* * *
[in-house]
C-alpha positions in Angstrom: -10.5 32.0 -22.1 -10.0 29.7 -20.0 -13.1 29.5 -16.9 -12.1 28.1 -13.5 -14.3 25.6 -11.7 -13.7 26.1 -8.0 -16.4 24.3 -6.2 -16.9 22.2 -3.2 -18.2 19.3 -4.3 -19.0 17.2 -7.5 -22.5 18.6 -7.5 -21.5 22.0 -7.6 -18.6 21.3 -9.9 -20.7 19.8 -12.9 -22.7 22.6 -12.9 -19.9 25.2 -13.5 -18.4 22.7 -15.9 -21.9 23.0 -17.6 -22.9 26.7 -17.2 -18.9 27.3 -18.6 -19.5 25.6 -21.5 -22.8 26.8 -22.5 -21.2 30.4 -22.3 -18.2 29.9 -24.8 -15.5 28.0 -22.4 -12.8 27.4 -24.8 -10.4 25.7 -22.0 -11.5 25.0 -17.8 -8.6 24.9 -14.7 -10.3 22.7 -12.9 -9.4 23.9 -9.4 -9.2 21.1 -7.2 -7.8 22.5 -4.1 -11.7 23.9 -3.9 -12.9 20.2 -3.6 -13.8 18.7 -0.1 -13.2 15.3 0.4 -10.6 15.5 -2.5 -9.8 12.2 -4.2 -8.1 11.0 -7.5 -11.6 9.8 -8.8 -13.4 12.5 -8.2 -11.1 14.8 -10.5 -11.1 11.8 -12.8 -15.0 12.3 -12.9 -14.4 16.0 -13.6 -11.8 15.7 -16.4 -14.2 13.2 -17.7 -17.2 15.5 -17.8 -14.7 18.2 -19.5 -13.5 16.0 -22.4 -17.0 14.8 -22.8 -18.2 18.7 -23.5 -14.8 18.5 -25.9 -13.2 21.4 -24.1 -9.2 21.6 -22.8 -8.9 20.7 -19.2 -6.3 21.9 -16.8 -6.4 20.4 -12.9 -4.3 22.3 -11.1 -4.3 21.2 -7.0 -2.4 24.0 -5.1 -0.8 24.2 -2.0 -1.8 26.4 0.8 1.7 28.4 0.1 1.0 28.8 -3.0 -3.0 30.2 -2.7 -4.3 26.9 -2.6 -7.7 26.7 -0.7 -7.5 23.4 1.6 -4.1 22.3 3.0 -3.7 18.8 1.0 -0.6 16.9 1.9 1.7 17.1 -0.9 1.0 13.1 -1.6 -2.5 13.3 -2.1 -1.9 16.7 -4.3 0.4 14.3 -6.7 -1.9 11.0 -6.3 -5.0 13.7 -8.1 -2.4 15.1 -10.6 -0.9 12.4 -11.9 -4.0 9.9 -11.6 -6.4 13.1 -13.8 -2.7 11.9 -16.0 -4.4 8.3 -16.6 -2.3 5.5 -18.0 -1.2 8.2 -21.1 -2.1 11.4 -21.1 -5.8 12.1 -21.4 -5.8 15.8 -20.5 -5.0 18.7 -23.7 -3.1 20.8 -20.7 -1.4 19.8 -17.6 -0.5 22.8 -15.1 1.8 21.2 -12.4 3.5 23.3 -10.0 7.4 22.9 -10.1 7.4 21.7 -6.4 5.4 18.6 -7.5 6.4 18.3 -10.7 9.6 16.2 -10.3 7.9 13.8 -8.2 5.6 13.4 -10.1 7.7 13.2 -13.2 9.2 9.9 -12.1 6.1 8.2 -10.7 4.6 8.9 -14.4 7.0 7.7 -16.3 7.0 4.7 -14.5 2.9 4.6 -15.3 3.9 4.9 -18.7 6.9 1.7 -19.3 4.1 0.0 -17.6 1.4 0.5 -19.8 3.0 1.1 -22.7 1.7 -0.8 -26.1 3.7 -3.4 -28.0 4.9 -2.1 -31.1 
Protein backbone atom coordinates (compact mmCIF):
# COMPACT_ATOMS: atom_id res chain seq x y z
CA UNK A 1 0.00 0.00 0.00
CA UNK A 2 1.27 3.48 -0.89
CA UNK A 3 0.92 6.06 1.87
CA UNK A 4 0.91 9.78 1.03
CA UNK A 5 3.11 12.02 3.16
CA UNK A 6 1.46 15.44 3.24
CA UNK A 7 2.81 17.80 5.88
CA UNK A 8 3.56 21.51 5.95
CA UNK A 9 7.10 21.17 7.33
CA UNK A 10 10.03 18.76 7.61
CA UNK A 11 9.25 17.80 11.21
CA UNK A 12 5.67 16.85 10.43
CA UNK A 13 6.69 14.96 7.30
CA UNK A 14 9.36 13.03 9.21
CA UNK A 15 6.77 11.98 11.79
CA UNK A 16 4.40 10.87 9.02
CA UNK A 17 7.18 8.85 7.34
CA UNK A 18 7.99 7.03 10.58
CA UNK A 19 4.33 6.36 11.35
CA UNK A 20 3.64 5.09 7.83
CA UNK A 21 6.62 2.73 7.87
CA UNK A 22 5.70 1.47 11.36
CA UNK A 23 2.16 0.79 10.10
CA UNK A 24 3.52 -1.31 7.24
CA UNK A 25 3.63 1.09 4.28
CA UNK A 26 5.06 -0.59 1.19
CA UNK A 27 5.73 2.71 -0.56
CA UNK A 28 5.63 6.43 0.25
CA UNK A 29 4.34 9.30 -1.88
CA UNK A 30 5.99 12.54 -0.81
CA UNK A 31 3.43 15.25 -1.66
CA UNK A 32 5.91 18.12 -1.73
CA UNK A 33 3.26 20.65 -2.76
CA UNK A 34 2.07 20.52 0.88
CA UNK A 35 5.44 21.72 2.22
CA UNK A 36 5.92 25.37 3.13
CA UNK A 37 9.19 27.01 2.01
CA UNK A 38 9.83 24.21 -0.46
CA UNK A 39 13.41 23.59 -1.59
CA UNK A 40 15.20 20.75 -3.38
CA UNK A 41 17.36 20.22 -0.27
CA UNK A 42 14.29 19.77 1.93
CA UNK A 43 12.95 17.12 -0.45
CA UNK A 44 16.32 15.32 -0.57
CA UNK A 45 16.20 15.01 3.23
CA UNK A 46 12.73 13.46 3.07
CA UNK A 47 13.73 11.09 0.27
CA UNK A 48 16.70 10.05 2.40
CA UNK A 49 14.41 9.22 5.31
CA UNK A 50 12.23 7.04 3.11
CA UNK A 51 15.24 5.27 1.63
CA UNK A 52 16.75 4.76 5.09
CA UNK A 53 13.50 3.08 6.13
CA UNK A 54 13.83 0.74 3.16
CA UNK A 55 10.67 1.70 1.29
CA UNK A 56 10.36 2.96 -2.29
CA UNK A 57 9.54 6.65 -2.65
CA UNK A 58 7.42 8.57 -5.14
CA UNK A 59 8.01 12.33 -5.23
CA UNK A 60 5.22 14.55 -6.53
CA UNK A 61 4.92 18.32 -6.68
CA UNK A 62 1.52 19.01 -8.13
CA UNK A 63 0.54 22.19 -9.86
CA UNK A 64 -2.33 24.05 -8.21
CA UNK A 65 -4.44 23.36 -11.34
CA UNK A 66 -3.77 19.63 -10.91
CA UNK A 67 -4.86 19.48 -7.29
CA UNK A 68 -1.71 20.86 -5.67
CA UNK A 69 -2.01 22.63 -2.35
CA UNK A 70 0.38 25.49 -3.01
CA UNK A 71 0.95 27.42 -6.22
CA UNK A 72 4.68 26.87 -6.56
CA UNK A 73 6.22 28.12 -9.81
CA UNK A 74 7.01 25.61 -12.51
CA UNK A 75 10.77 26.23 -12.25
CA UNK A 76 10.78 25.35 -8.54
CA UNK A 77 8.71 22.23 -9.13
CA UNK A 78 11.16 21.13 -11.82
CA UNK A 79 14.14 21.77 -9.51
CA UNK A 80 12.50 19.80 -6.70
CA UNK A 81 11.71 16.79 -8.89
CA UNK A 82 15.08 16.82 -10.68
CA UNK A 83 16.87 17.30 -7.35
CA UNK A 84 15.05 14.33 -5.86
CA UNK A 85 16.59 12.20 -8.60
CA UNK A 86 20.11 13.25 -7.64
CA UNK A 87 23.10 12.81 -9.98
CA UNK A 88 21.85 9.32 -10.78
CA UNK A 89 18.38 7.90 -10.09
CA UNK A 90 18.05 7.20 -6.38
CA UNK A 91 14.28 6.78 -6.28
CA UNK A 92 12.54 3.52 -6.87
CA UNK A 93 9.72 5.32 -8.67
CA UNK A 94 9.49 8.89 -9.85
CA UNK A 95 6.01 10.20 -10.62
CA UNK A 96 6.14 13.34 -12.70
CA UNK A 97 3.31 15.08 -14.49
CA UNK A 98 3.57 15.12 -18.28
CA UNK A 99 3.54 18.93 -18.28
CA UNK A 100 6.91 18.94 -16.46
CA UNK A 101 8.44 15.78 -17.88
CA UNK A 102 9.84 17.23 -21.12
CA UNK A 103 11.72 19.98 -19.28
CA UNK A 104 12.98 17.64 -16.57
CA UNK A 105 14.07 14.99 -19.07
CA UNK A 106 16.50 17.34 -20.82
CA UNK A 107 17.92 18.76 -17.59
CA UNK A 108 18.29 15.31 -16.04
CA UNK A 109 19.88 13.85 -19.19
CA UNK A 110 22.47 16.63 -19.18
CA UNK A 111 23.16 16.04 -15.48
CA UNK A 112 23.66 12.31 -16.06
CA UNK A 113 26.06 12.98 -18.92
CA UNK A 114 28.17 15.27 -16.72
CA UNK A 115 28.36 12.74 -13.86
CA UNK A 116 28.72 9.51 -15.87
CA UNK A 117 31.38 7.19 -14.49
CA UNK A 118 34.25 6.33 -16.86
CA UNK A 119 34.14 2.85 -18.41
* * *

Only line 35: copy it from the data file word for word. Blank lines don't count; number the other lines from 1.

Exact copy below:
CA UNK A 31 3.43 15.25 -1.66